For too long, residents of southwest Allen County have received substandard water services from the privately-operated utility company, Aqua Indiana. Poor water quality, rate hikes and severely low water pressure have left many Fort Wayne area residents – including myself – questioning whether Aqua Indiana is capable of adequately providing water to its customers.
Homeowners and local businesses have issued complaints about Aqua Indiana's poor water quality and pressure for some time, but the utility provider's recent failure to address community needs during the prolonged drought has brought these concerns to a head.
Early in June as the drought was starting to intensify, the company urged customers to cut back on water usage, and soon after issued an indefinite ban on watering lawns and other unnecessary uses of water. Despite these conservation efforts, water pressure was still unacceptably low and the company feared there would not be enough water reserves available should emergency situations arise. During this time, a water main break only exacerbated the company's water flow problems.
Week or so ago, Aqua Indiana was forced to tap into the City of Fort Wayne's water supply after another water main and water pump were both damaged. City water finally began to flow to Aqua Indiana customers on June 21, but only after a faulty valve was discovered, delaying the original start day.
Unanticipated drought certainly puts pressure on all water utility companies, but the problems experienced with Aqua Indiana's system seem unique. Most of our state is experiencing the same excessive heat and lack of rainfall as Allen County, but no other utility company, to my knowledge, is on the verge of having its water system crash for lack of pressure.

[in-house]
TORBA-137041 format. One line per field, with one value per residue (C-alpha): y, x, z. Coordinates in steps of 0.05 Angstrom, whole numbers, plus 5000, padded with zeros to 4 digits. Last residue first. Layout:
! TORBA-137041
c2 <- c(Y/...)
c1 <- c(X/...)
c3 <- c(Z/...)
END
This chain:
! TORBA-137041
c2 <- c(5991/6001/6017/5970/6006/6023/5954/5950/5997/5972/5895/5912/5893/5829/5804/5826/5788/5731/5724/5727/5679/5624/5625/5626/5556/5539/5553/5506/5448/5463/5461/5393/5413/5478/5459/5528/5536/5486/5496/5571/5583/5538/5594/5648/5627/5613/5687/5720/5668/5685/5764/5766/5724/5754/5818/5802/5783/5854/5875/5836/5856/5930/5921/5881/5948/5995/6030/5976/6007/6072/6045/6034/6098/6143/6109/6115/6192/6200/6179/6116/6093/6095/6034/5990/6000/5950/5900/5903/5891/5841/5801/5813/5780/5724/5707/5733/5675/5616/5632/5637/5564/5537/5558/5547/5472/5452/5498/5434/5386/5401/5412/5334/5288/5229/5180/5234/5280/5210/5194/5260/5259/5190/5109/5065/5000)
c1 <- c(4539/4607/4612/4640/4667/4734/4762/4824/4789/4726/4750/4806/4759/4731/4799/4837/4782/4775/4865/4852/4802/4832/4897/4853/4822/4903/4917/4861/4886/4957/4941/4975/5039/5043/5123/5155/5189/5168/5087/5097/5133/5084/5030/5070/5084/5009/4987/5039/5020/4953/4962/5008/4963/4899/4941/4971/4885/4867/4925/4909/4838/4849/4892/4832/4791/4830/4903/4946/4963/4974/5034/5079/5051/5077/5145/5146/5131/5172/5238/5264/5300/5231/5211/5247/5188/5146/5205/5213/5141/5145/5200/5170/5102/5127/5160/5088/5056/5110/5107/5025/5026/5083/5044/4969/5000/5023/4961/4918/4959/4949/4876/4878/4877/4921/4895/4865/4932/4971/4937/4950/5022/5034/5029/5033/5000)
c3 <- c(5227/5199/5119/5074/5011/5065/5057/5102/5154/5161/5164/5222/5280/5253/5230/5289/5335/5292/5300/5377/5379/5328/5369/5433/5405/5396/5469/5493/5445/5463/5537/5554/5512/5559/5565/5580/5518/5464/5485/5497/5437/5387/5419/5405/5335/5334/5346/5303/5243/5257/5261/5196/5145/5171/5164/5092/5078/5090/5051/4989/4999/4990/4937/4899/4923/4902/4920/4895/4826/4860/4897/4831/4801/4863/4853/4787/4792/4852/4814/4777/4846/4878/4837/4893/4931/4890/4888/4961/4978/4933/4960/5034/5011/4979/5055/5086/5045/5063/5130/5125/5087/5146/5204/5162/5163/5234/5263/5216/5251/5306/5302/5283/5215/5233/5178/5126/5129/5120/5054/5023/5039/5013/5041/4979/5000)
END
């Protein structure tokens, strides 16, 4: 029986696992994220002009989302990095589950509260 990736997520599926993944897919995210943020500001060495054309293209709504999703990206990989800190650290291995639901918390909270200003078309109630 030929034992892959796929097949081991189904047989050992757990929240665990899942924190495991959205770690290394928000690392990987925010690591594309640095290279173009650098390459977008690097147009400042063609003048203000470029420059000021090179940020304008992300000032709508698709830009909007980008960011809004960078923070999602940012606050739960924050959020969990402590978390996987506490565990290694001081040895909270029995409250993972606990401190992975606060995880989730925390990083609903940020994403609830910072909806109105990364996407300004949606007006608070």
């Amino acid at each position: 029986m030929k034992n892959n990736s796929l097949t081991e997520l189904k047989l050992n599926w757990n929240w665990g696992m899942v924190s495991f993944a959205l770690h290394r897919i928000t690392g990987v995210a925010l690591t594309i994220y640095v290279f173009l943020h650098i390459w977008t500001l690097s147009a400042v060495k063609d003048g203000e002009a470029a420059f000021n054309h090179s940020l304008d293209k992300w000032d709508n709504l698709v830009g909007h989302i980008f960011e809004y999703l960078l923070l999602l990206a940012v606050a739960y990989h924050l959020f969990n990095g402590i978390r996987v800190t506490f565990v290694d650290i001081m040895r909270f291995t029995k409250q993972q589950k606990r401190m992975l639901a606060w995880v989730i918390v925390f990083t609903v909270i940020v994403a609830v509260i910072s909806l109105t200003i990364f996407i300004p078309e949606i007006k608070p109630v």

It is also important to note that Aqua Indiana's shortcomings resulted even after the company increased water rates twice, more than doubling the cost of services to customers. A key argument made by Aqua in support of these increases was its plan to improve water service to its customers. Clearly, the opposite has happened.
Earlier last week, I sent a letter to James Atterholt, the chairman of the Indiana Utility Regulatory Commission (IURC) calling for an immediate investigation into the water problems homeowners in our area are facing, including severe loss of water pressure.
As part of the inquiry, I asked the IURC to determine if the water pressure problems stem from an inadequate water supply, a lack of investment in infrastructure, or both. In addition, I asked them to determine what improvements are required to avoid these issues in the future.
Most importantly, I urged the IURC to ensure that the costs of any improvements not be borne by Aqua's customers, but instead by the utility's owners, who should have fixed these issues long ago.
In response to my letter, the IURC scheduled a public hearing on July 13 in Indianapolis to discuss current inadequacies in water service and Aqua Indiana's plan going forward. In the meantime, they've assured customers that Aqua Indiana will remain connected to Fort Wayne's water supply.